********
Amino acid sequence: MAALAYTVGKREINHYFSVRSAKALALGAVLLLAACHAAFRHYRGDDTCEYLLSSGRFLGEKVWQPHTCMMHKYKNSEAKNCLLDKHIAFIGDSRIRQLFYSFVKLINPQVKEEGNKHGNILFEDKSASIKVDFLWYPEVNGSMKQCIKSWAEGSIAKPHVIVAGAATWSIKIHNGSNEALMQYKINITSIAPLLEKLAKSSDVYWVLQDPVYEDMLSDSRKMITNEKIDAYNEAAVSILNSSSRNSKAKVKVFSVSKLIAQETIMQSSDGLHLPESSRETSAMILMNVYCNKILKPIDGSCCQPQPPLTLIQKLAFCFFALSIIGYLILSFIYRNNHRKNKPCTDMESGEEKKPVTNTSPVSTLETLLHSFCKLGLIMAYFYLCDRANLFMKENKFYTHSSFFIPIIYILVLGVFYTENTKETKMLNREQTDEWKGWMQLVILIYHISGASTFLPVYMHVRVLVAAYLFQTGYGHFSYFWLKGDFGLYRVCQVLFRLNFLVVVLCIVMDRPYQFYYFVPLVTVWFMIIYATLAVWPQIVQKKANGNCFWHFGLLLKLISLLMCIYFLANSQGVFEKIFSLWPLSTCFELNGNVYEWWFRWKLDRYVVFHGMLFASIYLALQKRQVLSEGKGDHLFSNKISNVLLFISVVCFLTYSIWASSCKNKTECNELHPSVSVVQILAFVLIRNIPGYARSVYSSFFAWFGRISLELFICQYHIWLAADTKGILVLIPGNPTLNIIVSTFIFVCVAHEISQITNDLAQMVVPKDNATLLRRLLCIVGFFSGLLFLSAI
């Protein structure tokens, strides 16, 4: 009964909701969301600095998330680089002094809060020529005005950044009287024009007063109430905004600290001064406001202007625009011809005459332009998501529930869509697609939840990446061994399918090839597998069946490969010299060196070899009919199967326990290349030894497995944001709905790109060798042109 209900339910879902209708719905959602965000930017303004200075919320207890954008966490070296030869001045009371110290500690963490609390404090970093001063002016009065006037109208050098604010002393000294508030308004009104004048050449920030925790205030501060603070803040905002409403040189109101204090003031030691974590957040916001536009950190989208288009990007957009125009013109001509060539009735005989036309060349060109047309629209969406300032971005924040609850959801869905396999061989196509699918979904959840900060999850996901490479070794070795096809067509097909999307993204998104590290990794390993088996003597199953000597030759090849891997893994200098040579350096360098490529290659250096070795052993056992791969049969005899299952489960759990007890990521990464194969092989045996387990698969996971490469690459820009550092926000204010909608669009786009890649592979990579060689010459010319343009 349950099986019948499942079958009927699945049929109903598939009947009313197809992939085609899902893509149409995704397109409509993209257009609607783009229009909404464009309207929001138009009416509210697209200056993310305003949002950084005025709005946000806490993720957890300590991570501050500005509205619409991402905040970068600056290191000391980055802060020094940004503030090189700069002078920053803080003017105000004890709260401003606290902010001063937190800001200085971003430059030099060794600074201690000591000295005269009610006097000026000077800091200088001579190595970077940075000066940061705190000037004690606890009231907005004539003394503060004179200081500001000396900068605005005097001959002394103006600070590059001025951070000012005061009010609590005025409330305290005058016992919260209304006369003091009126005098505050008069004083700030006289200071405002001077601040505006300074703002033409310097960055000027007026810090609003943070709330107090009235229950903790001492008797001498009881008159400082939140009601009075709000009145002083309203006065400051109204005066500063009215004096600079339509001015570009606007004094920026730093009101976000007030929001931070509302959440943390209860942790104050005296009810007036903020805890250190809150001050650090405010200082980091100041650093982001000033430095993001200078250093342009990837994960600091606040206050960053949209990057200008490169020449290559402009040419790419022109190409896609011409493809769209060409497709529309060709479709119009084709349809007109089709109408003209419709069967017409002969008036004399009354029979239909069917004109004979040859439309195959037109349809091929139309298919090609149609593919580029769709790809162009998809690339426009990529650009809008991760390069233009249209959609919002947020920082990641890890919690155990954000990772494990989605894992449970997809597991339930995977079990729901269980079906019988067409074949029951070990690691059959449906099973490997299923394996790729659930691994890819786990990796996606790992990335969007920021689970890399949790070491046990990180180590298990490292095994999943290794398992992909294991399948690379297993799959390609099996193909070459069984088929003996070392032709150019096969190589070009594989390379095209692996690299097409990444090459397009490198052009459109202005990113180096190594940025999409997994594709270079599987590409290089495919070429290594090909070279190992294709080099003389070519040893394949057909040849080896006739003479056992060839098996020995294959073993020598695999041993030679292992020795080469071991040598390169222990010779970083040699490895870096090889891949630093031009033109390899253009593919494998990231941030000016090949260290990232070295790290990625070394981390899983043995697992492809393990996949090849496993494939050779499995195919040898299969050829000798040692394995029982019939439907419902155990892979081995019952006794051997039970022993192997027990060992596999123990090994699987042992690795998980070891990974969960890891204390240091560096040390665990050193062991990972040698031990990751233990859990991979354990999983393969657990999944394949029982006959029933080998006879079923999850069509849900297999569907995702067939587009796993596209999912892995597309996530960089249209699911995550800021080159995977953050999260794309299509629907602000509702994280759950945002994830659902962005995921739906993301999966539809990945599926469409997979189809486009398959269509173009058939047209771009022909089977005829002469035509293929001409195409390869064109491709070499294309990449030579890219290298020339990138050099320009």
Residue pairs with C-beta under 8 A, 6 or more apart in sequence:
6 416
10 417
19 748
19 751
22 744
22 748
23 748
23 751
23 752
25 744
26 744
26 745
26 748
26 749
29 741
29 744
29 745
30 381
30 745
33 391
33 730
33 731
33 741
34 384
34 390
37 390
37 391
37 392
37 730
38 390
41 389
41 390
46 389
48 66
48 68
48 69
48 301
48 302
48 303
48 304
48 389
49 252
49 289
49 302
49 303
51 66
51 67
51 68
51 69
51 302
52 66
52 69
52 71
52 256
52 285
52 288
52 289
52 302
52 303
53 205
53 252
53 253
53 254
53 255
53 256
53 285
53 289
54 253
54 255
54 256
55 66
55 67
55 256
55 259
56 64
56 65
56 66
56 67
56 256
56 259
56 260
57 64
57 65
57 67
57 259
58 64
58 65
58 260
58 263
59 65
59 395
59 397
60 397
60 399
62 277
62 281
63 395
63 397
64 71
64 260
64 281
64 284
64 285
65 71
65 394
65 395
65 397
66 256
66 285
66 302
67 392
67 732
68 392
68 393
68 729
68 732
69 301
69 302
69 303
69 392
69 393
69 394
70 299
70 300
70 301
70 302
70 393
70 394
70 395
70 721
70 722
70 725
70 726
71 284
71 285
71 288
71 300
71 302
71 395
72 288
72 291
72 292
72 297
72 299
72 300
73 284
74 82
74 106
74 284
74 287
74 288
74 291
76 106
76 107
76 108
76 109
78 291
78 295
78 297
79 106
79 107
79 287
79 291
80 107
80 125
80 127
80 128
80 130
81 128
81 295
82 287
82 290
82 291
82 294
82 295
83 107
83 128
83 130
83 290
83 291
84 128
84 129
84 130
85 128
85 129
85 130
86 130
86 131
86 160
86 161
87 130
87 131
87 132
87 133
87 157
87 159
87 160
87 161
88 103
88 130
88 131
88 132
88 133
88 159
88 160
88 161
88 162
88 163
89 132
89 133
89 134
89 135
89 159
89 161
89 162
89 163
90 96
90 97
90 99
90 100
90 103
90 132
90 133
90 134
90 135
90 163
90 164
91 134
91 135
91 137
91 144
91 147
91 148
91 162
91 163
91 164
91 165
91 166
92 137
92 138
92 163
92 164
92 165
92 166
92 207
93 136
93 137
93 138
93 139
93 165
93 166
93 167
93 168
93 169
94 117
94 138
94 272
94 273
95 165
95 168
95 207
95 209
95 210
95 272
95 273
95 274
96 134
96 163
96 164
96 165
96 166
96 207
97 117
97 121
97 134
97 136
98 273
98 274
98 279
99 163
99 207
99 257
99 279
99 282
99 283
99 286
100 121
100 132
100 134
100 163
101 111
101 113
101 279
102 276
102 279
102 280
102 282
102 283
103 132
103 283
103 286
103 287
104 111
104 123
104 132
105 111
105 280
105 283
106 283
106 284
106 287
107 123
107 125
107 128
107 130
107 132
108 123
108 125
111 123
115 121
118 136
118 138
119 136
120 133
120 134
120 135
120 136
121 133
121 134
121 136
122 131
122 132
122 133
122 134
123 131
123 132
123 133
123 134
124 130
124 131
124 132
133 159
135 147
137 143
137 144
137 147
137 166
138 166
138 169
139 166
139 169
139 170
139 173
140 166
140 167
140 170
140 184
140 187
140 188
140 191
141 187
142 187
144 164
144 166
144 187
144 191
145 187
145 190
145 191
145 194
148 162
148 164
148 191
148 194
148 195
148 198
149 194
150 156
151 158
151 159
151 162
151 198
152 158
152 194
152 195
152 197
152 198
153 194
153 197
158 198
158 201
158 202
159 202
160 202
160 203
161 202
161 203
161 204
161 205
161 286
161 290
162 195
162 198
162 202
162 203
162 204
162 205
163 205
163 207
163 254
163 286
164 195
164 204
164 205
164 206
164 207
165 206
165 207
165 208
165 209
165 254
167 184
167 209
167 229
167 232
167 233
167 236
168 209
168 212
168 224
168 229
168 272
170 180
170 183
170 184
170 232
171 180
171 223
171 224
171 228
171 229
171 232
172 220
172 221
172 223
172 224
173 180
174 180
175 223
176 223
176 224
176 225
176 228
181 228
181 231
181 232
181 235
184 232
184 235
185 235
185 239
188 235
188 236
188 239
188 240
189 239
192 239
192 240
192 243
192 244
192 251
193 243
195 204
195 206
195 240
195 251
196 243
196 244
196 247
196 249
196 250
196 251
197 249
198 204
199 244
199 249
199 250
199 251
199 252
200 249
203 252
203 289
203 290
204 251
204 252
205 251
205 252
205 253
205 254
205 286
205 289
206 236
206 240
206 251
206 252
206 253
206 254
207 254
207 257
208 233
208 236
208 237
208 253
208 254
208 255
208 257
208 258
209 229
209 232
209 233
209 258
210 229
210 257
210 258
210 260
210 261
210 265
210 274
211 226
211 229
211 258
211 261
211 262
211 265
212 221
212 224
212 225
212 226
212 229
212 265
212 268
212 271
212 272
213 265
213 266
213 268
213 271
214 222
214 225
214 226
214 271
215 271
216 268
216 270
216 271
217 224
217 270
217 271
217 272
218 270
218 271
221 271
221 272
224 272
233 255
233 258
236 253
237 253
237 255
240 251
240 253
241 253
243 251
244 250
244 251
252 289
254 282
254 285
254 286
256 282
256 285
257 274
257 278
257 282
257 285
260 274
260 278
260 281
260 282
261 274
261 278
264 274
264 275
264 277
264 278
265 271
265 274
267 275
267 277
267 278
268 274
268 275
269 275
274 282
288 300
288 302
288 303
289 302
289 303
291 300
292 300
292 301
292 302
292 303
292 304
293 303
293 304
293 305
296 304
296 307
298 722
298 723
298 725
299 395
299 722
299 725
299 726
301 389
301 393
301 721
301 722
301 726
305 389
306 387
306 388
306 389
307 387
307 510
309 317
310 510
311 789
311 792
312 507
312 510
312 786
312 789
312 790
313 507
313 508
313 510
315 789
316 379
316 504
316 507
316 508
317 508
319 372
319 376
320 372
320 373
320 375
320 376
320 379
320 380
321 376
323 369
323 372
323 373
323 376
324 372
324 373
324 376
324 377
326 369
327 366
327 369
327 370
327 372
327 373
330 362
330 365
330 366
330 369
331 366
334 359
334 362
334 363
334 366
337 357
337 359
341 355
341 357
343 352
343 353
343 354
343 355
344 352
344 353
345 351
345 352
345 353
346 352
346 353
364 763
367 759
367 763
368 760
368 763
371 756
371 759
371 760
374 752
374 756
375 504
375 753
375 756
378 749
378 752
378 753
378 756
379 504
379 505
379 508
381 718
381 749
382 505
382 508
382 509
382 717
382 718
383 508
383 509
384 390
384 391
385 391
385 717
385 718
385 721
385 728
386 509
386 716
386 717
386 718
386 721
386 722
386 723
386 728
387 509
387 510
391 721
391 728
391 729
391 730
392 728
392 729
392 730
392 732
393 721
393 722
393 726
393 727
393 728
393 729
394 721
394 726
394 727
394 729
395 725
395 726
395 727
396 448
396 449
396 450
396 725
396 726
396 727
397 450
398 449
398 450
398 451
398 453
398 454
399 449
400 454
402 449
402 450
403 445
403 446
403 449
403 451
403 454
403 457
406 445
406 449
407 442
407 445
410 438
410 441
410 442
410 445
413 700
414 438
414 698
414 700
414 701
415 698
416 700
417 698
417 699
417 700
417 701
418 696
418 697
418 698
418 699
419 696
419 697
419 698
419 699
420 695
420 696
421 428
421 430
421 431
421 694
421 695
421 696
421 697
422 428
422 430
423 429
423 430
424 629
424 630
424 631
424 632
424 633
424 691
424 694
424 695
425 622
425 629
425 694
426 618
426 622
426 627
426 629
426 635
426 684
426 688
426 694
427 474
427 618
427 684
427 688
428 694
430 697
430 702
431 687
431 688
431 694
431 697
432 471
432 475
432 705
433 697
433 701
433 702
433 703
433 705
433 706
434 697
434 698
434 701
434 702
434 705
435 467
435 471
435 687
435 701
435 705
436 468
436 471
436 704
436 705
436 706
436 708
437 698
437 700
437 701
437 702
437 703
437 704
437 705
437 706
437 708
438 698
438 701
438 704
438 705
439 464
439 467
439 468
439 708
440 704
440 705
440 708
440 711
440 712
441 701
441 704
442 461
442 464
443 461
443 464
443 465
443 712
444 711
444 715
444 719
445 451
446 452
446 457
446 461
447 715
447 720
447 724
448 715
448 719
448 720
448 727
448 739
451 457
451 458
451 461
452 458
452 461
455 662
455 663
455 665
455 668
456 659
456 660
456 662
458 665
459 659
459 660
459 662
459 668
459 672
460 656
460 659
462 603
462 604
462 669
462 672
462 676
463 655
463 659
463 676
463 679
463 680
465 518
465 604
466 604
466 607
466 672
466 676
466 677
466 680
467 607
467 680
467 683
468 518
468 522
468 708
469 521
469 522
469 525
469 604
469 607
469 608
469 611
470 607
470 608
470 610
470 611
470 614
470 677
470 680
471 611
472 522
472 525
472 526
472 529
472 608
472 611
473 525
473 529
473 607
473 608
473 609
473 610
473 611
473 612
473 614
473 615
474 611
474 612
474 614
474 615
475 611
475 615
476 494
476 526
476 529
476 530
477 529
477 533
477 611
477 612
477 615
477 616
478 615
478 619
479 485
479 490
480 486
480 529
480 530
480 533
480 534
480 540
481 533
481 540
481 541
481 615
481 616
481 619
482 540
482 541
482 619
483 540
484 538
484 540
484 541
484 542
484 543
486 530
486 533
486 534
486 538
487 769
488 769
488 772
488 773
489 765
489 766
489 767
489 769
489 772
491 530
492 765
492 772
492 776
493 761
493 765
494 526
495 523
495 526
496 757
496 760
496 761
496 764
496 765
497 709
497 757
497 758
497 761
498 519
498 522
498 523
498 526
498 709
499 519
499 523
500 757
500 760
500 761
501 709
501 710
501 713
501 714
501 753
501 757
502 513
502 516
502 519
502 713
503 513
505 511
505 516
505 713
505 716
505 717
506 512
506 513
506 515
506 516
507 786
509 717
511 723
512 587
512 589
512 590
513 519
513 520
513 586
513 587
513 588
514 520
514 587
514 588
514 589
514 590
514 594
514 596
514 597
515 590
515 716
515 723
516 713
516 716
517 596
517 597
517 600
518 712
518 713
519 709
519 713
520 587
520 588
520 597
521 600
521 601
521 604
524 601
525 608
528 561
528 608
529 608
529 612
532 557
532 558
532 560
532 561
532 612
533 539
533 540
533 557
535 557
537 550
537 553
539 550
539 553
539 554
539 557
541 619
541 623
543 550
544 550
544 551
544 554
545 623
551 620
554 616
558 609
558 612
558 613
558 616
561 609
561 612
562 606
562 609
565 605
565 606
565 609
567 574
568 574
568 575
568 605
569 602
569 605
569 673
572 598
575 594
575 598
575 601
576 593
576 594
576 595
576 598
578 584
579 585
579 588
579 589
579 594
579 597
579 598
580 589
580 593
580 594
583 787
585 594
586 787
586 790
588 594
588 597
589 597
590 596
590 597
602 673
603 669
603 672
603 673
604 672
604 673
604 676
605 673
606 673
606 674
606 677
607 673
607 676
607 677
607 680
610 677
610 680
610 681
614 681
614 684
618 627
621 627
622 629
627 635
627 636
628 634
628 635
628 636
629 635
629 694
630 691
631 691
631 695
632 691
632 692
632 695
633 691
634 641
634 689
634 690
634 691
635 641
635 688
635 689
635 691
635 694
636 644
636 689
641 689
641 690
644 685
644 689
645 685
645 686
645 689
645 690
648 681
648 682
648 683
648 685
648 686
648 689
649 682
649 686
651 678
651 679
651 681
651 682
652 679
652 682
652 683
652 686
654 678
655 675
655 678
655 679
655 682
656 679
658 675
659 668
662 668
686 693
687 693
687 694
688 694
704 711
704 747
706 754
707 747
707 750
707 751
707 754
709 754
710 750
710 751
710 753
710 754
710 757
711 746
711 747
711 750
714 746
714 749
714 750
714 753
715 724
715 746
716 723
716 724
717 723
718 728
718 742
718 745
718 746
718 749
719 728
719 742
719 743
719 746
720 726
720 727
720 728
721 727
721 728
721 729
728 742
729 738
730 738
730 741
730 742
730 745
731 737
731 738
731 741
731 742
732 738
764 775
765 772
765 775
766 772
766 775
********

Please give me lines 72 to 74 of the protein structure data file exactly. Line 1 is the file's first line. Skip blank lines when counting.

54 255
54 256
55 66